OxyContin Maker Files for Bankruptcy

Purdue Pharma, the company that makes the opioid painkiller OxyContin, has filed for bankruptcy, CNN reports.

The filing is part of the company’s plan to settle litigation involving more than 2,000 cases brought by states, counties, municipalities and Native American governments. The plaintiffs in those cases say Purdue Pharma fueled the opioid epidemic. Under the settlement, the company will provide more than $10 billion in funding to address the opioid crisis.

Purdue also plans to create a company called NewCo, which will produce medicines to reverse overdoses, and will continue to develop an over-the-counter version of naloxone at little to no cost to communities across the country, according to a company statement.

Full story at Partnership for Drug-Free Kids

OxyContin Maker Purdue Pharma Agrees to Tentative Opioid Lawsuit Settlement

OxyContin maker Purdue Pharma has reached a tentative settlement worth billions of dollars to resolve thousands of lawsuits brought by state and local governments who sued the drug company for its role in the opioid epidemic.

At least 16 state attorneys general said they have not agreed to the deal, NBC News reports.

Under the proposed settlement, the Sackler family, which owns Purdue, would give up control of the company, which would declare bankruptcy. Future revenue from the sale of OxyContin would go into a trust designed to assist communities hard hit by the opioid crisis.

Full story at Partnership for Drug-Free Kids

Racial disparities in prescribing opioids for chronic pain

Yale researchers have identified racial disparities in the treatment of patients who are prescribed opioids for chronic pain. Black patients who receive opioids long-term are more likely than whites to be tested for illicit drug use. Of those who test positive, blacks are more likely to have their opioid prescriptions discontinued, said the researchers.

More than 40% of opioid overdose deaths in the United States are attributed to prescription opioid painkillers such as Oxycontin and Percocet. Efforts to curb the crisis have focused in part on limiting opioid overprescribing. Less attention has been paid to how providers monitor and treat patients once opioids are initiated.

The Yale-led research team analyzed data from the electronic health records of more than 15,000 patients who received opioids from the Veterans Administration between 2000 and 2010. The researchers reviewed whether patients were screened for illicit drug use after starting opioids, which is recommended by the Centers for Disease Control and Prevention. They also looked at whether opioids were discontinued in those who tested positive for either marijuana or cocaine.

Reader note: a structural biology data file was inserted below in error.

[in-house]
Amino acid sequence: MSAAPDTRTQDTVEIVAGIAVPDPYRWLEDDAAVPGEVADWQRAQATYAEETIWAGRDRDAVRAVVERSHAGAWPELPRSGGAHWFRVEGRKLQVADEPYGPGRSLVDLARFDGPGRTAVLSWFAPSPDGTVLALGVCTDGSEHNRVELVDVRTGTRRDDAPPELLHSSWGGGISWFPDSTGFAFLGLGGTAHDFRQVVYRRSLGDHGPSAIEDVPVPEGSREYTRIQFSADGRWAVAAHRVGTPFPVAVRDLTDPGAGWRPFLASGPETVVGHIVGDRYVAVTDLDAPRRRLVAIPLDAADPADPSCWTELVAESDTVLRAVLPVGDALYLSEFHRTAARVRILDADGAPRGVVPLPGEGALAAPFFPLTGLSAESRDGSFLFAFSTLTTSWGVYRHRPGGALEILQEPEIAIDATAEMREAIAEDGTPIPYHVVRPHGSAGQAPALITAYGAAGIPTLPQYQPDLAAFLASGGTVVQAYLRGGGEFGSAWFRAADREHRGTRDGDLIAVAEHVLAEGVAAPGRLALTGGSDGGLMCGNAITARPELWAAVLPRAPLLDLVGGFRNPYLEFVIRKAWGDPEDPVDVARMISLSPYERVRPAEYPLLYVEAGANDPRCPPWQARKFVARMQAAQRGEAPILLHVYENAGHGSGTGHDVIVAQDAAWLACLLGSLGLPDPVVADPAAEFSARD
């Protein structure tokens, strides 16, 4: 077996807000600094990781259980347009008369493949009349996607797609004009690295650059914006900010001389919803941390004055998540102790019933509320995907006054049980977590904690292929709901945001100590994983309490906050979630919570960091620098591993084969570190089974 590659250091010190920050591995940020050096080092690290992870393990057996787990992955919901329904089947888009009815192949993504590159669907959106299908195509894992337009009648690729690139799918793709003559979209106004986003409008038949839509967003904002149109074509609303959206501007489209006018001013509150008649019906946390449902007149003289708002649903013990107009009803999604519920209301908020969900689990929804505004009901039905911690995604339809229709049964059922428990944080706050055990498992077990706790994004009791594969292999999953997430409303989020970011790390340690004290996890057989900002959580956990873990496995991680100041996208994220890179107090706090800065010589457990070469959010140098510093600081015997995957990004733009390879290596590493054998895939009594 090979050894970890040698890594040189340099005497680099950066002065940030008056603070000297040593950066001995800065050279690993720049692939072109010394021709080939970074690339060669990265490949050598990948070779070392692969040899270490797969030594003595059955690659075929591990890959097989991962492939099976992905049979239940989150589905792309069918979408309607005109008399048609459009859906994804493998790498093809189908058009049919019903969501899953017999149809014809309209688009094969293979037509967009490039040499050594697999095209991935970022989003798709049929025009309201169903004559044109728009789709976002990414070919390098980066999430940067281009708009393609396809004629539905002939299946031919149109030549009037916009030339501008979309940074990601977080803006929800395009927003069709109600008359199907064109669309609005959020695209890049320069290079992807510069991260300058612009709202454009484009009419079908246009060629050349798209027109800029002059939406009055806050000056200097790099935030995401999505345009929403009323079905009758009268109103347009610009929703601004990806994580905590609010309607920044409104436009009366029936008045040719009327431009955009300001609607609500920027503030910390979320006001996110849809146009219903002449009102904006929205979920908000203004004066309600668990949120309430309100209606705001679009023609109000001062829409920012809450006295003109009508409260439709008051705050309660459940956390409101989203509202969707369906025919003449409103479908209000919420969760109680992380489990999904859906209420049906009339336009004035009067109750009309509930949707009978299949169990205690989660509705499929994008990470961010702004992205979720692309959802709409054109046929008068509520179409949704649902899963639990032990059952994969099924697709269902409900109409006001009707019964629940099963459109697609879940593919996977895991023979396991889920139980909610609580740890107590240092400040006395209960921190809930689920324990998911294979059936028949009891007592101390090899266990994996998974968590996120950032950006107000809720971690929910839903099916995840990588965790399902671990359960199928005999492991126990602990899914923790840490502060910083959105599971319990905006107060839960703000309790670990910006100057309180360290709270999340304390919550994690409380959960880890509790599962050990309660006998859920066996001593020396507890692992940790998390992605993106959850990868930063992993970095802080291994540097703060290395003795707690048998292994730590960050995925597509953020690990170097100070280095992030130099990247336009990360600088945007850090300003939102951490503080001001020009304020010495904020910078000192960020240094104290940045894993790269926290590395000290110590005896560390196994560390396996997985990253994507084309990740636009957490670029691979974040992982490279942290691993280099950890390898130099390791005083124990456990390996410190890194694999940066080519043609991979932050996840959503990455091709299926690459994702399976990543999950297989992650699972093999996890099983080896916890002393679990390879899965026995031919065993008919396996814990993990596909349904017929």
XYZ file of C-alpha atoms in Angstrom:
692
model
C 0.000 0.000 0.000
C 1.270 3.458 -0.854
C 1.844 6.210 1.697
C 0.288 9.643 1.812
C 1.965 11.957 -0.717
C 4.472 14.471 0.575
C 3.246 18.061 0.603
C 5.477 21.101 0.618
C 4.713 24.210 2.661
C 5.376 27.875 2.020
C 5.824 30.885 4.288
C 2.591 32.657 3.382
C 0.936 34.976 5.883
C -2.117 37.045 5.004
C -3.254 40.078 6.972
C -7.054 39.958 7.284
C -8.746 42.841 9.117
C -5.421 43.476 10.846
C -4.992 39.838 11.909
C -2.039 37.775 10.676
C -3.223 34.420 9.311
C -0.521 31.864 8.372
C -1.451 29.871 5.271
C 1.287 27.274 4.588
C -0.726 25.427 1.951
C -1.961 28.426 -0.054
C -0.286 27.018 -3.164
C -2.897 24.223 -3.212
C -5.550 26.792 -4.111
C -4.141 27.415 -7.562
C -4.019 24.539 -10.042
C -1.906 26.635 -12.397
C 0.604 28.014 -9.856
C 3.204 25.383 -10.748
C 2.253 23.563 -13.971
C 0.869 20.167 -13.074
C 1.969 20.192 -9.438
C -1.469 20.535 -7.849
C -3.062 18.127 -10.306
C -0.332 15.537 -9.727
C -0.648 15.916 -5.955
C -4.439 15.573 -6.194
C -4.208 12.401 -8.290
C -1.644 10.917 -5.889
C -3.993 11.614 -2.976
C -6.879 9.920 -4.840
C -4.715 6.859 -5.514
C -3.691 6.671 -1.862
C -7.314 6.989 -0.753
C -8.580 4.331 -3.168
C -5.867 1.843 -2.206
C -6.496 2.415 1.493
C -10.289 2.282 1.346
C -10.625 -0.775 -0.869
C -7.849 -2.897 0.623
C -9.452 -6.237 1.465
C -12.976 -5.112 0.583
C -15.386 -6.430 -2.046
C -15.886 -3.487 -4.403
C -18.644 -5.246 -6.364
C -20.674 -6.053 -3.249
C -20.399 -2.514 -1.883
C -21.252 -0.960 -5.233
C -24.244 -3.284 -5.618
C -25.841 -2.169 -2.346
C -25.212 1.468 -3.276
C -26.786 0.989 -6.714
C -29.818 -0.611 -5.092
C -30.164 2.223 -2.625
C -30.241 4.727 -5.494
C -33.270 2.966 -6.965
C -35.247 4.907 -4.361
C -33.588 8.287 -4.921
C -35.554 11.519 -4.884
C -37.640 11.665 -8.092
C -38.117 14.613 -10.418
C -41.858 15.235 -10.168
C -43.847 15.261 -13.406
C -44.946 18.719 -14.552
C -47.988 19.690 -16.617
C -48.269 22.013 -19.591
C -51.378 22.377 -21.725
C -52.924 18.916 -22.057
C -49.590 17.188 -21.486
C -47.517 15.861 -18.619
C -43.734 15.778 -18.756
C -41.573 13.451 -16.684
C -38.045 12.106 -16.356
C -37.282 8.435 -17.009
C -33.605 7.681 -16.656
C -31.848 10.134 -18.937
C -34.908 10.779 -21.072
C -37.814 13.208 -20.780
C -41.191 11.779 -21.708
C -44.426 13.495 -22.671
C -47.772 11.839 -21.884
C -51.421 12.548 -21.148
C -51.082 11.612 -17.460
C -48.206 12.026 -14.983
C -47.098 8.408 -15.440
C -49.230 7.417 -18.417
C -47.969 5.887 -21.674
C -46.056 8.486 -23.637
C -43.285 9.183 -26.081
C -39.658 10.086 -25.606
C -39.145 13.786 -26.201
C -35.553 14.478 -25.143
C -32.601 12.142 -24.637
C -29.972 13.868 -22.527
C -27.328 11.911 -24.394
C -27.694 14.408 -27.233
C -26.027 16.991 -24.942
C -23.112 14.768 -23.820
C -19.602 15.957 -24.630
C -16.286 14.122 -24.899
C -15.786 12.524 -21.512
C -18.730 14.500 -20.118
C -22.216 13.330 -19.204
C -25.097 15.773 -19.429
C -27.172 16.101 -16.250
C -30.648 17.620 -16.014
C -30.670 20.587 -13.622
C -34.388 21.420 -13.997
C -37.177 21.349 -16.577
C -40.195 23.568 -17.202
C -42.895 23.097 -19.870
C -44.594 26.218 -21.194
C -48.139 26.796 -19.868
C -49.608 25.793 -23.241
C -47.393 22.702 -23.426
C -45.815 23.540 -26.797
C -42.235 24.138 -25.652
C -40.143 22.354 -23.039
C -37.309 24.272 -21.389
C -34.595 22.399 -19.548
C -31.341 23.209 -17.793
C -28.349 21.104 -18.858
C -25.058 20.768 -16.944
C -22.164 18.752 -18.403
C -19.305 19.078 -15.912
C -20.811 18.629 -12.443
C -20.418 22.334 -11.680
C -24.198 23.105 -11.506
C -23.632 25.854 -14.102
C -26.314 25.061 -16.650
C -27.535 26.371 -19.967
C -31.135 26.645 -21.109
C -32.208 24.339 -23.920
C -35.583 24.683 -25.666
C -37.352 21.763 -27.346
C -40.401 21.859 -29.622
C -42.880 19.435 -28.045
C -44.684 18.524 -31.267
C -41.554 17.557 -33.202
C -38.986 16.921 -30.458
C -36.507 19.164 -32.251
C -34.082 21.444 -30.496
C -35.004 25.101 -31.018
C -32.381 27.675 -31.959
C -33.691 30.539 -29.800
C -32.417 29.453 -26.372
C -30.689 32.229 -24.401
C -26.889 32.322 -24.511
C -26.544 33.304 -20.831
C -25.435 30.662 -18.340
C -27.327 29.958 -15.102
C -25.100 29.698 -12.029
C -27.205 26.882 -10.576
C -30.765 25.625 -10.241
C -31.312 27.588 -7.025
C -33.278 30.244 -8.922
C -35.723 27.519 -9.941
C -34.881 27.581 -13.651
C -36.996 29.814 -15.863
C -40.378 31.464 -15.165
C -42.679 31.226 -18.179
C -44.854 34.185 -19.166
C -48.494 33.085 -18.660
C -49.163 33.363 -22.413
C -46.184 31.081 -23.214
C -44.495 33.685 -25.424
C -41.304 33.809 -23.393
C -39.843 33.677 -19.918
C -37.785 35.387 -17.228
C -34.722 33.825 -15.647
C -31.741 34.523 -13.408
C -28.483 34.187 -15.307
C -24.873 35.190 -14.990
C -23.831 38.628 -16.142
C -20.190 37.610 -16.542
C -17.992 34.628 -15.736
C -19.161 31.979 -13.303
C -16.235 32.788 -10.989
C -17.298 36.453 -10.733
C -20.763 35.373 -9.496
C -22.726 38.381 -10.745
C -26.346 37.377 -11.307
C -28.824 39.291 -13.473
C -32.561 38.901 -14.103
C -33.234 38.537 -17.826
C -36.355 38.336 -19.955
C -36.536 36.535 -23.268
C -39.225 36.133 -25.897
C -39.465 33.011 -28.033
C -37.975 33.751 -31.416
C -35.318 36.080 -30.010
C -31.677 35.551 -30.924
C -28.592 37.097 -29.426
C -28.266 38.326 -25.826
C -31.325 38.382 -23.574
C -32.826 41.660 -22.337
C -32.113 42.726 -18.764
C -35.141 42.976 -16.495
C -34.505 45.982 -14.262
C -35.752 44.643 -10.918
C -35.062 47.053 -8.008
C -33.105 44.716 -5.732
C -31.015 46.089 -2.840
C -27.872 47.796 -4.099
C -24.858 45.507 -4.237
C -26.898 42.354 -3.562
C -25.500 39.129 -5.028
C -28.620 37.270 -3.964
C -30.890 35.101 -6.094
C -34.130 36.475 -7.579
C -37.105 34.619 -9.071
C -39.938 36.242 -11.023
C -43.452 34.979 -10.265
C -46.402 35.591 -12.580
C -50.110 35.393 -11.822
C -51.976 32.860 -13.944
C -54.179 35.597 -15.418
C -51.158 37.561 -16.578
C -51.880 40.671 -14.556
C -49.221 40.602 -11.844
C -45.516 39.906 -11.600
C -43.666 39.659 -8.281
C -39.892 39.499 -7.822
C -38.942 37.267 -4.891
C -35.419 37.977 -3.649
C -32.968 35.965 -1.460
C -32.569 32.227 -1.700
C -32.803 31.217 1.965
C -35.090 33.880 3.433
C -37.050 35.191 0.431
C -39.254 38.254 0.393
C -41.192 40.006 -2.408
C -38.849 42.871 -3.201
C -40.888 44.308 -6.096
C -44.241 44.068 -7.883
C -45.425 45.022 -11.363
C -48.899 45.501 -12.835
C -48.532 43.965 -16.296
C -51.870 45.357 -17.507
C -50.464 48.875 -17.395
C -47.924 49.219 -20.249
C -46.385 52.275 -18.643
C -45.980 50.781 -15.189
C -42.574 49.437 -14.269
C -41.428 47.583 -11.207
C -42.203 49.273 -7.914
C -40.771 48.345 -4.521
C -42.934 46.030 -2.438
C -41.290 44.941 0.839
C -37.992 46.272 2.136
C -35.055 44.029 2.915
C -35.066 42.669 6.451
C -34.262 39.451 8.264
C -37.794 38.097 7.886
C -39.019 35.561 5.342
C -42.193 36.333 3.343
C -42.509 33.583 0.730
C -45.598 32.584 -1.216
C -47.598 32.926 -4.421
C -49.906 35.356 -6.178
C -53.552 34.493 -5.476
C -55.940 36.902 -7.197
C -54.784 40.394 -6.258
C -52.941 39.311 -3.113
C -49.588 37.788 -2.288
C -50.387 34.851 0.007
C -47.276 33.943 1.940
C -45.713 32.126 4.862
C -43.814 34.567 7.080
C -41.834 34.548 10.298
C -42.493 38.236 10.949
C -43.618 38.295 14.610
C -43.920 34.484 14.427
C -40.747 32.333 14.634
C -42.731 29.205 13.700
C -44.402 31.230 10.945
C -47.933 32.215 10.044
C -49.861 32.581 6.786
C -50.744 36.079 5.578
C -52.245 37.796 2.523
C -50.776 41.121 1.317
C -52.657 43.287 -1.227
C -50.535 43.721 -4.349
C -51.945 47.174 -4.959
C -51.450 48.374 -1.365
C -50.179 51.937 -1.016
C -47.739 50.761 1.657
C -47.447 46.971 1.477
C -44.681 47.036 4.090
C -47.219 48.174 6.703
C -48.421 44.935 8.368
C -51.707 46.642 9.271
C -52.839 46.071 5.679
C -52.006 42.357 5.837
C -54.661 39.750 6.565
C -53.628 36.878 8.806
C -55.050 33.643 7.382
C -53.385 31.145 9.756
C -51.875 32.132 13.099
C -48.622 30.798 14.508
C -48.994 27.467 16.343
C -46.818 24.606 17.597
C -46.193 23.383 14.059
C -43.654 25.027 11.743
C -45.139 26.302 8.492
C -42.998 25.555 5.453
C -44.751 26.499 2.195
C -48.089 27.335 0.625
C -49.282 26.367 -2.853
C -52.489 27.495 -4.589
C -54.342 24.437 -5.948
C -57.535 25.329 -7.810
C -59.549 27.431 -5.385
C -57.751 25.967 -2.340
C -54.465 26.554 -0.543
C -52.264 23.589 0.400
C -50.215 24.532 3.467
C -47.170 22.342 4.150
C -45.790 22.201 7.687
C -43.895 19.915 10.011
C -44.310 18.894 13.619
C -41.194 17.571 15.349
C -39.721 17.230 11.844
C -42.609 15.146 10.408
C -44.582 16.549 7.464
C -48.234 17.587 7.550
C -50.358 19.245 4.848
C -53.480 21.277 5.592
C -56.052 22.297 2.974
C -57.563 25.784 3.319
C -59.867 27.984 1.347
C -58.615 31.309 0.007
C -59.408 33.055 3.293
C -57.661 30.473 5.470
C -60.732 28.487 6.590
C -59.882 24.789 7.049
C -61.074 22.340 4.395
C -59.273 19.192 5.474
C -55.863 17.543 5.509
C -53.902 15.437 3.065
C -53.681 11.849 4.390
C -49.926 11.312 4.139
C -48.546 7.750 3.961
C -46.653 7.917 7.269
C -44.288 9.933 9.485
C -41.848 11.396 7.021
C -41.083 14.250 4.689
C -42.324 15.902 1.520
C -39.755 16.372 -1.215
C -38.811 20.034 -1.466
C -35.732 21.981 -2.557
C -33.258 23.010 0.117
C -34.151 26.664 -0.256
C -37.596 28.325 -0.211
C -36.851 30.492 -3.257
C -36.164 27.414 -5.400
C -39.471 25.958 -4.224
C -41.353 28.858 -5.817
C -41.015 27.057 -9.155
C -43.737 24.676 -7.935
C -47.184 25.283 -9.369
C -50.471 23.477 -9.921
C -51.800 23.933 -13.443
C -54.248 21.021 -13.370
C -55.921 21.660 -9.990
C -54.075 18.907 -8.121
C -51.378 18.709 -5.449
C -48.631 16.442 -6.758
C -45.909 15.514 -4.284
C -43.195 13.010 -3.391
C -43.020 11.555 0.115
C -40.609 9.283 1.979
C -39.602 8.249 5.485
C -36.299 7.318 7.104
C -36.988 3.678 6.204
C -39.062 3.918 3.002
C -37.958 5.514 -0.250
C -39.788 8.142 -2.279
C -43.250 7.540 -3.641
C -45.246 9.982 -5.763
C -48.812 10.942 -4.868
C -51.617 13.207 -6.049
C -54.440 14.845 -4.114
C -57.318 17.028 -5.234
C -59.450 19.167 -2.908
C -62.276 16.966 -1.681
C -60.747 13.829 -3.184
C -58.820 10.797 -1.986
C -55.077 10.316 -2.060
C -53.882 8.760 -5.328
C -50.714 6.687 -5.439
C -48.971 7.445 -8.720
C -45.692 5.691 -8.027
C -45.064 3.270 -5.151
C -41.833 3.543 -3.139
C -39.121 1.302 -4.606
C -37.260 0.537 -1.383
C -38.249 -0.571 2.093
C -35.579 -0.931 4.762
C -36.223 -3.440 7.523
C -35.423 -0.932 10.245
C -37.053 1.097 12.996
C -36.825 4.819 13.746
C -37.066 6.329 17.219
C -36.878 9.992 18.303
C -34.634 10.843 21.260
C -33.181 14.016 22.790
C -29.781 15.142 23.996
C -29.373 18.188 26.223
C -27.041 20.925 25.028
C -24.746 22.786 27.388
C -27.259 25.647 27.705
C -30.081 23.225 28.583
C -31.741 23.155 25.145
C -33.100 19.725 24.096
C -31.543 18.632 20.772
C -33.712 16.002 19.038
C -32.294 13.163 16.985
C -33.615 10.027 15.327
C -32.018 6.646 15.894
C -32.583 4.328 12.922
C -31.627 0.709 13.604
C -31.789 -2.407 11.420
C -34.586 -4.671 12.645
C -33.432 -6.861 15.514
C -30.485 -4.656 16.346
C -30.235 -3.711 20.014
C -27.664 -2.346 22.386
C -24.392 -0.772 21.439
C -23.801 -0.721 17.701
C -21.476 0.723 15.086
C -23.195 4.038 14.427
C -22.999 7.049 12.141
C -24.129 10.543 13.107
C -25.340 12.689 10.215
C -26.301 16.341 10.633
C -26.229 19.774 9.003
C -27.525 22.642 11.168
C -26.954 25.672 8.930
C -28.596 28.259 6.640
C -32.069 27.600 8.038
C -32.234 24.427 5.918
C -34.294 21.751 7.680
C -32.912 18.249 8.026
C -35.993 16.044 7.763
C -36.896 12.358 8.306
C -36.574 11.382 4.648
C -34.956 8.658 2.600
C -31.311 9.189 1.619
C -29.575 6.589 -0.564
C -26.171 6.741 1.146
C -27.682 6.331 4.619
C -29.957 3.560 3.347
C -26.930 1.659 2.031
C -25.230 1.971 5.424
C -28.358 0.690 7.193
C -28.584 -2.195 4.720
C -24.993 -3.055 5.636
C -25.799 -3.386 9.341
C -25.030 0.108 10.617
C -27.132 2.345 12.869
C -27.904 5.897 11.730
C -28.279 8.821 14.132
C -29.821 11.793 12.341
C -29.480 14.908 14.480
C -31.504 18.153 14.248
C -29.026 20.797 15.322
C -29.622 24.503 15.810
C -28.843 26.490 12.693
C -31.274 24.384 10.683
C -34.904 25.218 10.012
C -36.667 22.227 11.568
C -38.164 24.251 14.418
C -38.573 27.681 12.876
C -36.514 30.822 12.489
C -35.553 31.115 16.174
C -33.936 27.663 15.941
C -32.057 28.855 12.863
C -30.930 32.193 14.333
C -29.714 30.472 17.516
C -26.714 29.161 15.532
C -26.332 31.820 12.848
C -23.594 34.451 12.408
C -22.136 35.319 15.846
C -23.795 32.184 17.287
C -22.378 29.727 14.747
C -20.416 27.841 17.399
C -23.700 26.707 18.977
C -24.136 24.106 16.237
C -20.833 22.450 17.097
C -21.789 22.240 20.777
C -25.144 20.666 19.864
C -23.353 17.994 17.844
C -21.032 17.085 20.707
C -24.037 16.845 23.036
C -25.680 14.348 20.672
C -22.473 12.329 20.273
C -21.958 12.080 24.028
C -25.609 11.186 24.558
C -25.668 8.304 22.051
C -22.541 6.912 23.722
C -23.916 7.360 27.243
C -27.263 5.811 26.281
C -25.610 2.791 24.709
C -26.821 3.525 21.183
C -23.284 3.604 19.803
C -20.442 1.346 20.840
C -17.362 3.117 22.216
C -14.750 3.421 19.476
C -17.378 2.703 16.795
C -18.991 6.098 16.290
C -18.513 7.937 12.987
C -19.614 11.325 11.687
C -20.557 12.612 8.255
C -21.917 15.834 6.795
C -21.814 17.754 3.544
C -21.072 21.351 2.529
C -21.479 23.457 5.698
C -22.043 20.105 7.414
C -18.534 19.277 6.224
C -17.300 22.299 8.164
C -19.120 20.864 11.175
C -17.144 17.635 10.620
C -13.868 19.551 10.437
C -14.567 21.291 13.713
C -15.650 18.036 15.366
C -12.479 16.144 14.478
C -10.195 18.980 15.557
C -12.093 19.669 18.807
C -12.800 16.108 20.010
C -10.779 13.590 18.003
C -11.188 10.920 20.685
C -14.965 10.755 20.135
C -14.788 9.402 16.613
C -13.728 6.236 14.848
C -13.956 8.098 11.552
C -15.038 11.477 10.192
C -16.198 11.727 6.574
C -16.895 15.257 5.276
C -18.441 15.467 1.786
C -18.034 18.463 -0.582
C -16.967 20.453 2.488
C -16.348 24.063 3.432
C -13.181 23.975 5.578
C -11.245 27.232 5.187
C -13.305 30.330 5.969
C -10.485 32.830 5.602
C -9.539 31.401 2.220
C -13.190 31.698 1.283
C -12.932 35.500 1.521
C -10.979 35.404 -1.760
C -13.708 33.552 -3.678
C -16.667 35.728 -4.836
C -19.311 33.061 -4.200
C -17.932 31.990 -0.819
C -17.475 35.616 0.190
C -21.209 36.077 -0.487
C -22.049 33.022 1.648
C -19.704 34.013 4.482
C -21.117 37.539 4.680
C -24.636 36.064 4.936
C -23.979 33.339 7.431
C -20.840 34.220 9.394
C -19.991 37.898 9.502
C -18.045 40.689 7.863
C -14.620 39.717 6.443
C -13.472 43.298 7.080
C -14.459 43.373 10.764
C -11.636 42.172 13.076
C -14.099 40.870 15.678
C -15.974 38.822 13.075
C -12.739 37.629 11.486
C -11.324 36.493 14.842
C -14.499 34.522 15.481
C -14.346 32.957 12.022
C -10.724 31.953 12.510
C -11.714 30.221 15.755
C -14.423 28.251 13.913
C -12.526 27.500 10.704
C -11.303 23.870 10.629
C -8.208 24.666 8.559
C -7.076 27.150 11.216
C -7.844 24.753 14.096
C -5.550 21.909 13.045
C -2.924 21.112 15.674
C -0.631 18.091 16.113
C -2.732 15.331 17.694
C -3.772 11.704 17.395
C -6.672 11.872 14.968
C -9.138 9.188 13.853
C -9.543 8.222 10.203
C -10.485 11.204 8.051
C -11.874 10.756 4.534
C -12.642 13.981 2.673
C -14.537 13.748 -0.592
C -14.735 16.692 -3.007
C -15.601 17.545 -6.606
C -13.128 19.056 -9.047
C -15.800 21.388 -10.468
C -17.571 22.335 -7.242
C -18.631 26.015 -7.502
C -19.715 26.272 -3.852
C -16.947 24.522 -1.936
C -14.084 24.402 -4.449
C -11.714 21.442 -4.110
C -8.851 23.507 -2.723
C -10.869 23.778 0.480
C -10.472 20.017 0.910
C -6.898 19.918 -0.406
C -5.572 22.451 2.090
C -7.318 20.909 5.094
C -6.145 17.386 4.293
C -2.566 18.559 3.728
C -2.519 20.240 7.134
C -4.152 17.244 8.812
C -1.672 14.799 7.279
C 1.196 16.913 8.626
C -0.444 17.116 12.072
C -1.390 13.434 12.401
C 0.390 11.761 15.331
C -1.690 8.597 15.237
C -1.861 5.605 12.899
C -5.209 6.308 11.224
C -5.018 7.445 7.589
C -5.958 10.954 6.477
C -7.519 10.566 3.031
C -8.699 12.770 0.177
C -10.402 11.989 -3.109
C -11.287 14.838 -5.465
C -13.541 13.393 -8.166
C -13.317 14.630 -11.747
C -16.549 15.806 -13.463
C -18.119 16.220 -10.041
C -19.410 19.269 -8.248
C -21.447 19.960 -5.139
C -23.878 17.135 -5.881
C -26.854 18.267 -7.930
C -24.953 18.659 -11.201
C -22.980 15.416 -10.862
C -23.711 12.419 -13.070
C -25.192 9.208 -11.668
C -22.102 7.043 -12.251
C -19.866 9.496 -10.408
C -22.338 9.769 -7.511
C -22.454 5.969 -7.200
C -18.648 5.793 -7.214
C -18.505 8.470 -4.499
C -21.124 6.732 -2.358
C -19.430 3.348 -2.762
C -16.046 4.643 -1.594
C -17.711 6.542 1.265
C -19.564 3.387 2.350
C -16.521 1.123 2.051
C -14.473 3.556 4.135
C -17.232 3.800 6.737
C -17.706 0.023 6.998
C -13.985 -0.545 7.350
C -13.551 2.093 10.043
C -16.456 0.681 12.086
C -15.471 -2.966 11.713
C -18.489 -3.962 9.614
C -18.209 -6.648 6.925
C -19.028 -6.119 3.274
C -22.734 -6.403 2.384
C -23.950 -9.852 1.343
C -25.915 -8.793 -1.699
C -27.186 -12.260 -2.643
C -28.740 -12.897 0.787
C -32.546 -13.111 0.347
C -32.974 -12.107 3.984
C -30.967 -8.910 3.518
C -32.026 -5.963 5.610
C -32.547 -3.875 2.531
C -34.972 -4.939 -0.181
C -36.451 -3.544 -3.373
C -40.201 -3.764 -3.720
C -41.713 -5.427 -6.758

Full story at Science Daily

Cigna Will Stop Covering OxyContin in Effort to Reduce Inappropriate Use

Health insurer Cigna announced this week it will stop covering the prescription opioid OxyContin in an effort to reduce inappropriate use of the drug. Instead it will cover an equivalent drug less vulnerable to being misused.

The alternate drug is Xtampza ER, made by Collegium Pharmaceutical Inc. Xtampza ER cannot be made more fast-acting through cutting or crushing, Cigna said. The change will go into effect January 1, 2018, Reuters reports.

Full story at drugfree.org

American Indian Tribal Leaders Meet With Justice Department About Opioid Epidemic

The U.S. Justice Department is scheduled to meet with American Indian tribal leaders from northern New Mexico about the opioid epidemic, the Associated Press reports.

Opioid addiction has had a large impact on American Indian communities across the country, the article notes. A survey by the National Institute on Drug Abuse found use of heroin and OxyContin among American Indian students was about two to three times higher than the national averages from 2009 to 2012.

Full story on American Indian tribes and opioid epidemic at drugfree.org